Wednesday, December 21, 2005

Elk's Run #4

In the interest of full disclosure, I do not have a book placed with Hoarse & Buggy. Nor do I plan to in the future. However, they did send me a wonderful Holiday E-Card, and gave me an in-print "thanks" in this issue's letter column. I make no secret of the fact that Elk's Run is one of my favorite comics. I also make no secret of the fact that I want to see it succeed. If you want pure impartiality on Elk's Run, you will need to look elsewhere. I am a fan.

That said, Elk's Run #4 is even better than I was expecting. Remember the oft-repeated cover blurb of comics past: "This Issue: Everything Changes"? Remember how nothing ever actually did? Well, in this chapter everything changes. Though the issue has been delayed due to various issues with new publisher Speakeasy, the wait was worth it. "Compression" in comics isn't just about a Silver Age-y packing in of as many events as possible. It's also about making comics that juggle theme, plot, and character skillfully. It's about making comics that read well on many levels. It's about comics that are dense and chewy and rewarding. That's what's so often missing from the decompressed storyarcs of "The Big Two", and what is so plentiful in Elk's Run. This issue is the high point of the series, as Joshua Hale Filakov skillfully fits major plot development, significant subplot development, massive thematic development, and a damn fine story into 24 pages. Once that Herculean labor is accomplished, Noel Tuazon and Scott Keating then come along and kick it up a notch ... or twelve.

Fialkov has used the technique of layering flashback and current action earlier in the series, but that second issue now looks like a rough draft for what he pulls off here. He weaves two suspenseful, interesting stories that unexpectedly come together in a powerful scene that fundamentally changes what the series is about. The major theme of Elk's Run is the "Sins Of The Fathers" and the generational divide. The generation of the Vietnam War made an agreement, and now their children are being destroyed by it. The blood spilt in the first issue makes that clear, when the town's insistence on maintaining its pledge literally kills one of its children. Teens always feel trapped by their parents, and often teens in rural, remote America feel it more acutely. In Elk's Run, that feeling of being trapped in your small town, your small life, and your small family is made literal. This issue heightens the stakes on that conflict, as it becomes clear that these boys are their fathers' sons and escaping the legacy of Elk's Ridge won't be as easy as climbing a fence or driving through a tunnel. It's deep in the bone, and these children commit the same sins of blood that they find so shocking in the generation they're trying to escape.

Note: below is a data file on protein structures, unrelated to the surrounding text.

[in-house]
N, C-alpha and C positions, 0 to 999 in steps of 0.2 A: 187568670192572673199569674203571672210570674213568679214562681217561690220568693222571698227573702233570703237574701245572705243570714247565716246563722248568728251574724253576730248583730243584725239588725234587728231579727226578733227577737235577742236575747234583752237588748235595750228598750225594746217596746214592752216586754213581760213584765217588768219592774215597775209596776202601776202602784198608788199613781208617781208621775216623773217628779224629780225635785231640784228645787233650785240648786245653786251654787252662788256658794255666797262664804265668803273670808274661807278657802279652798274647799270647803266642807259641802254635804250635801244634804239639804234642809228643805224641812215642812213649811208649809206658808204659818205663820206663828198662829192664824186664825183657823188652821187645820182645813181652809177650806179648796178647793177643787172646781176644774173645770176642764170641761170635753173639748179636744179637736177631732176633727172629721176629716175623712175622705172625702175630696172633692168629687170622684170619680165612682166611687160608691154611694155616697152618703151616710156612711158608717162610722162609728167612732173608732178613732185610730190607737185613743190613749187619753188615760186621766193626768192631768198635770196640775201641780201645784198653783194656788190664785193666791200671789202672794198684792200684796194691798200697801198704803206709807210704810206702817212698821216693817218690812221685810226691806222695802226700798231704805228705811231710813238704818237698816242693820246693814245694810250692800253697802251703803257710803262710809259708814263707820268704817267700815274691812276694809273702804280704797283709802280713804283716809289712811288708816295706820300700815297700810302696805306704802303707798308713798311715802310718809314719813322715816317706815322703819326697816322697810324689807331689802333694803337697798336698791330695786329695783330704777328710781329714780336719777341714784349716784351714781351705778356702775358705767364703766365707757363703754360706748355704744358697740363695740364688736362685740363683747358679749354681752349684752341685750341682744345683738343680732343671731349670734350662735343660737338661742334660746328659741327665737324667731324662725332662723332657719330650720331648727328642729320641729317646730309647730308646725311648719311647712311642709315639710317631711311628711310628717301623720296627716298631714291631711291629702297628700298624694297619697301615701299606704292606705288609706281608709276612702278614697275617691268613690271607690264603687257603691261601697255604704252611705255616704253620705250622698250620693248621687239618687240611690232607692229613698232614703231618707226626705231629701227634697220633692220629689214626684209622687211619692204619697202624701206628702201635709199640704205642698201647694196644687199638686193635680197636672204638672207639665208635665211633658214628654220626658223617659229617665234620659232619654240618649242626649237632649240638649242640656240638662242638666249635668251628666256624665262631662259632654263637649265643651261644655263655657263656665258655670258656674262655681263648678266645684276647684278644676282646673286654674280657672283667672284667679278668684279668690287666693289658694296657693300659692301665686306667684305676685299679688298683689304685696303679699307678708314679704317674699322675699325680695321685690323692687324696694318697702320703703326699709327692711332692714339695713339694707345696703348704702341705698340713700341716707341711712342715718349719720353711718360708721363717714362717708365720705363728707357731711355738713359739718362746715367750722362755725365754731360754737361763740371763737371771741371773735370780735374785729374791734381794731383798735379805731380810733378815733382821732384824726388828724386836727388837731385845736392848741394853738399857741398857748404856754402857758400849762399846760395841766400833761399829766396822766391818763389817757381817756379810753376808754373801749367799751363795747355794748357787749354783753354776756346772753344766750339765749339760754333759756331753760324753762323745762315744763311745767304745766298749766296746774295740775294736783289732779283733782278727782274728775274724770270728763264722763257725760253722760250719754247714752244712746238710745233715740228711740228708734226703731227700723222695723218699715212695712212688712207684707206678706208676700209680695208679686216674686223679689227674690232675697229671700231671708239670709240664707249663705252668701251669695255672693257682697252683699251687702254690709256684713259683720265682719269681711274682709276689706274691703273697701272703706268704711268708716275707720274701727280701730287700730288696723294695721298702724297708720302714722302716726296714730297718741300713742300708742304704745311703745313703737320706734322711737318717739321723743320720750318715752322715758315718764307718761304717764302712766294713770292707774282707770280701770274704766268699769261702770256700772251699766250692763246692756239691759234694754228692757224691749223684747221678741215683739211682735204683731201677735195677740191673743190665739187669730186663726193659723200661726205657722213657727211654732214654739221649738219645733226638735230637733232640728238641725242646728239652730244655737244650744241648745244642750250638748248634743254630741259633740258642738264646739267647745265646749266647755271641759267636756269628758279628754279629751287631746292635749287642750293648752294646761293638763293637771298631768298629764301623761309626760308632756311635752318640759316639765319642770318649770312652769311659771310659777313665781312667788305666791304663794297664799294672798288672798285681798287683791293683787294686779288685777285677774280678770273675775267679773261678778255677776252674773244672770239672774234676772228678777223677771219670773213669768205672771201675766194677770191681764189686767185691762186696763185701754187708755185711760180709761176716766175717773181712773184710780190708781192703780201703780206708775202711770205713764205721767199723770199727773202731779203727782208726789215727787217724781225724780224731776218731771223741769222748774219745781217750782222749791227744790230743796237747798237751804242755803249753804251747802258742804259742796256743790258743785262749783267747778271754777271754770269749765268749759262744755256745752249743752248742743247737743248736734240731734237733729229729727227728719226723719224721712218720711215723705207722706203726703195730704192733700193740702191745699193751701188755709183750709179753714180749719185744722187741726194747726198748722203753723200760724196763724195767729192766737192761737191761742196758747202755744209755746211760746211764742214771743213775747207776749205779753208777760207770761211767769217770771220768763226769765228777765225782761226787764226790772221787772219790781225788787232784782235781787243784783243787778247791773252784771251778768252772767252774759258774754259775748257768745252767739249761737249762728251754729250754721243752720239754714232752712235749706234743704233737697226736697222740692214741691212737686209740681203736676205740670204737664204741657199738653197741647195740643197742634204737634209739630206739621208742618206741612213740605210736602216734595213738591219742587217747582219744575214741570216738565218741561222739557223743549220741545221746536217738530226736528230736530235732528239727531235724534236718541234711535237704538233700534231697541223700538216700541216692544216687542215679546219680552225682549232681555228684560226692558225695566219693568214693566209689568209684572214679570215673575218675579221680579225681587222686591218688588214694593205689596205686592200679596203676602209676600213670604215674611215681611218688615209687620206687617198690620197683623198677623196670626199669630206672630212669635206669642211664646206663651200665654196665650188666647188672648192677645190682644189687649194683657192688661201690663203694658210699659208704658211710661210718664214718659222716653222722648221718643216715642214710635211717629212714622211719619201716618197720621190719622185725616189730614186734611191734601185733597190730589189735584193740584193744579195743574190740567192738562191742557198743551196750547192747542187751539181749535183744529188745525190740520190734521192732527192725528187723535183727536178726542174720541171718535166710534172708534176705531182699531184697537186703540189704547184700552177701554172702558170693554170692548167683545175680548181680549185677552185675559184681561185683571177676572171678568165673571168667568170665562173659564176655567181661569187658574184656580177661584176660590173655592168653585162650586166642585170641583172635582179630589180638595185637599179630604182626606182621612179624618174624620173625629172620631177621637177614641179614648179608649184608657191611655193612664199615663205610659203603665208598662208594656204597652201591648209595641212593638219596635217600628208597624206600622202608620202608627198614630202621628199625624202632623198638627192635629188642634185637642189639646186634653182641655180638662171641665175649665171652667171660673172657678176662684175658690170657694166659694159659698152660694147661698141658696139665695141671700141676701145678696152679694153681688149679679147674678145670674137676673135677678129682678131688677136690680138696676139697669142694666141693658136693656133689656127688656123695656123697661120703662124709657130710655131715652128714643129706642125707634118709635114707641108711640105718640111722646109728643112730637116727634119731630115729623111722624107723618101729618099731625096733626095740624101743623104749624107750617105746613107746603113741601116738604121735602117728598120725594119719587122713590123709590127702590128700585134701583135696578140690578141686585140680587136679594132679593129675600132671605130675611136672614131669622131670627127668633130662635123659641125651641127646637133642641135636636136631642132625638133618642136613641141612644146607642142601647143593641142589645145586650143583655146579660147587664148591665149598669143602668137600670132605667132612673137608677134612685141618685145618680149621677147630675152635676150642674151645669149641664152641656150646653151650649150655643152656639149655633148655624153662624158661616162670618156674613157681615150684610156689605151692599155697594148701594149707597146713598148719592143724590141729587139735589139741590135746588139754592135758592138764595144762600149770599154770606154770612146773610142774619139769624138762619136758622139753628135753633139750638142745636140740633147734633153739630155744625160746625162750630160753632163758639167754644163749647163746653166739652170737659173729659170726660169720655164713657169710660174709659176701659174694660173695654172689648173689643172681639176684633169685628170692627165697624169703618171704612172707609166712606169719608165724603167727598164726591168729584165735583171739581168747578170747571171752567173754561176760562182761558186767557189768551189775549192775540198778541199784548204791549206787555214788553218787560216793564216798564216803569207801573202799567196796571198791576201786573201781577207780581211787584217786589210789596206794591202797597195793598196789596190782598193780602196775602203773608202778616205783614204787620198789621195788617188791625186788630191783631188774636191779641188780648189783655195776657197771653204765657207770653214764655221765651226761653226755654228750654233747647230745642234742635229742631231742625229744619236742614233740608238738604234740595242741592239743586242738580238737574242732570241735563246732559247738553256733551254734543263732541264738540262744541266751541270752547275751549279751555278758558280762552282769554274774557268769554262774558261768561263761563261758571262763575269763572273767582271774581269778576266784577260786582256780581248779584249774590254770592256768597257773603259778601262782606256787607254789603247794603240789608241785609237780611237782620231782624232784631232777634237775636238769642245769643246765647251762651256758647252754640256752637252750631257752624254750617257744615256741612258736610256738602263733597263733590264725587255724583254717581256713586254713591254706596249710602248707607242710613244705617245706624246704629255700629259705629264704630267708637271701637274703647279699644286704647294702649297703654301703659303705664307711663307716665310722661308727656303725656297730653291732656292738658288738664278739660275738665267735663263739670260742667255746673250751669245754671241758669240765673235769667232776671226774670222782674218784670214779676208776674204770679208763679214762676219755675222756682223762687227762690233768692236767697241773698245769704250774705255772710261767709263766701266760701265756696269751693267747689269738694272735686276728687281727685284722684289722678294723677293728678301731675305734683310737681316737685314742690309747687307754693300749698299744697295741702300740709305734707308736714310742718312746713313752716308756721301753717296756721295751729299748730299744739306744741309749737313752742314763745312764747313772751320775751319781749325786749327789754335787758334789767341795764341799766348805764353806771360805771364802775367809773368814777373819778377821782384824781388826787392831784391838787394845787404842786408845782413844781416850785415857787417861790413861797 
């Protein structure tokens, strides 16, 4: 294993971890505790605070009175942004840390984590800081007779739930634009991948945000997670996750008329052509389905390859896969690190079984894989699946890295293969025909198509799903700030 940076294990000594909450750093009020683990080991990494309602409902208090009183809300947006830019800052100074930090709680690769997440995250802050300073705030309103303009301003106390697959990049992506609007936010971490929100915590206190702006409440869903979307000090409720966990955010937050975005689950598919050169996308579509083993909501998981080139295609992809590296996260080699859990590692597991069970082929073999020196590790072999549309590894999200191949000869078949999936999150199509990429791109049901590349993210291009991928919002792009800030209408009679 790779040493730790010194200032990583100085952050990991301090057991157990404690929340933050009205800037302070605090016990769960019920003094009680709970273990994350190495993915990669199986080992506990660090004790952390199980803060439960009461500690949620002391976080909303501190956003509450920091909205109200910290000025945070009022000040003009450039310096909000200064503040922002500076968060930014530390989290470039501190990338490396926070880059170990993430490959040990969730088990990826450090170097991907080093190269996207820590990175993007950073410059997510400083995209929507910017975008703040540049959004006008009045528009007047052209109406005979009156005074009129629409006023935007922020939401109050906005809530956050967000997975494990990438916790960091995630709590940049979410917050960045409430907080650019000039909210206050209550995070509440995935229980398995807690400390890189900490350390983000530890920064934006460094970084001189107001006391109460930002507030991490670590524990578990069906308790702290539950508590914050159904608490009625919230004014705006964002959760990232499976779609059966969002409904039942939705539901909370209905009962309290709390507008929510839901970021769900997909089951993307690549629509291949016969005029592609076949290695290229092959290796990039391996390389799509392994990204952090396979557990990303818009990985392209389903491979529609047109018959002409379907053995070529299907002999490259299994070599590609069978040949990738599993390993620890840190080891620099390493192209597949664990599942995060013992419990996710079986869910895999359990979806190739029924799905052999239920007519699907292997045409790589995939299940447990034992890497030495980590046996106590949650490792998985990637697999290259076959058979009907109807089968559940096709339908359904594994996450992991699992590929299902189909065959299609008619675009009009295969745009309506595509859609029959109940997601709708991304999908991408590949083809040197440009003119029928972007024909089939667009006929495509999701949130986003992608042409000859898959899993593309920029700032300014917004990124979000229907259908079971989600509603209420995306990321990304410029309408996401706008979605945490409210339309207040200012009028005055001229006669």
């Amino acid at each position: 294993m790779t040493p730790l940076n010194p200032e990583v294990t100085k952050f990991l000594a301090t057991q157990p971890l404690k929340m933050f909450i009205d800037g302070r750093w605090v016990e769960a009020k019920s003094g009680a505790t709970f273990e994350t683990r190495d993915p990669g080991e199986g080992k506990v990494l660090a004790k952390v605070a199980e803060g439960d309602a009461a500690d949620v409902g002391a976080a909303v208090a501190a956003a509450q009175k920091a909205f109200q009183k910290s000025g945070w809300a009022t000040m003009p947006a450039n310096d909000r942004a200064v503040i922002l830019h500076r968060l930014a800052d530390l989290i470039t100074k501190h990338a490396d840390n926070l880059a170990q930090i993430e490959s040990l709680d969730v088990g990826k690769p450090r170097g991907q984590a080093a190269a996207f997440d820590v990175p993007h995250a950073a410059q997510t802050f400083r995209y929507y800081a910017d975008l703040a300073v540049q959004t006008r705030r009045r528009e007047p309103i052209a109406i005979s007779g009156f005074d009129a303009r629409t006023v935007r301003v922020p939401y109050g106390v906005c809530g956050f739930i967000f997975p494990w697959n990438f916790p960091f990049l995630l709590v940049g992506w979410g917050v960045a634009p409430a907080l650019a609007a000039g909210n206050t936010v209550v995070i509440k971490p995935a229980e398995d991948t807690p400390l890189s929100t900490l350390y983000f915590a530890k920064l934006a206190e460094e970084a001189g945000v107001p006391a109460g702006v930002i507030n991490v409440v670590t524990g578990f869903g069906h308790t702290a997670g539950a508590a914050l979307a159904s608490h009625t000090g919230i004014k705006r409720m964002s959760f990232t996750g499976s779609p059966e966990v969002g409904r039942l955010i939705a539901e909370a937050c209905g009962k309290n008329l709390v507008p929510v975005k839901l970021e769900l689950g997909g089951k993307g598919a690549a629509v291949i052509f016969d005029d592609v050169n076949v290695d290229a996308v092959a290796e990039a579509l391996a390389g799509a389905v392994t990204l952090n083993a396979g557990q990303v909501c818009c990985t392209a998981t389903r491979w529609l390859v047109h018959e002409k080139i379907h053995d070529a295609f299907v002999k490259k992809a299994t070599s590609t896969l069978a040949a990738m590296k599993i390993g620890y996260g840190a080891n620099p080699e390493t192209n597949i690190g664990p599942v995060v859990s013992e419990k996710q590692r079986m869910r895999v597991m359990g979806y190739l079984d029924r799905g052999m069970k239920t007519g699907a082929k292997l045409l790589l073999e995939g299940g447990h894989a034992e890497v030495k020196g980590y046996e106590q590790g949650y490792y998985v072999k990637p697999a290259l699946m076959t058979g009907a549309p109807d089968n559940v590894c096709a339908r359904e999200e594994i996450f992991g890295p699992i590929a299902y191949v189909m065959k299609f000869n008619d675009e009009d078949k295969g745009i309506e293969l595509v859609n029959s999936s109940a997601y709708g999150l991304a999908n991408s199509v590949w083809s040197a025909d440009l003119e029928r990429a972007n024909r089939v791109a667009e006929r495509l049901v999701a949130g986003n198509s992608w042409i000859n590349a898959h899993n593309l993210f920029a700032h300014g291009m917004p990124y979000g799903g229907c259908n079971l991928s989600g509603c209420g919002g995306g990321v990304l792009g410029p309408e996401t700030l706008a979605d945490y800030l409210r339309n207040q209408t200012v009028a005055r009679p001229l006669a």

Keating again proves he's one of the best colorists in comics with his subtle, skillful shading that not only differentiates the dual timelines, but also tells an emotional story. As the two timelines come together, there is a double-page spread that is a perfect example what makes collaborative comics great: a writer, artist, and colorist all using their unique skills to heighten and strengthen what each other is doing. It communicates both story and theme, and looks stunning doing it. (Usually I like to include scans of the images I talk about ... but I'm not spoiling this one. No way.)


1 comment:

Jason said...

Thanks, as usual, your check is in the mail...

Seriously, glad you're still digging it.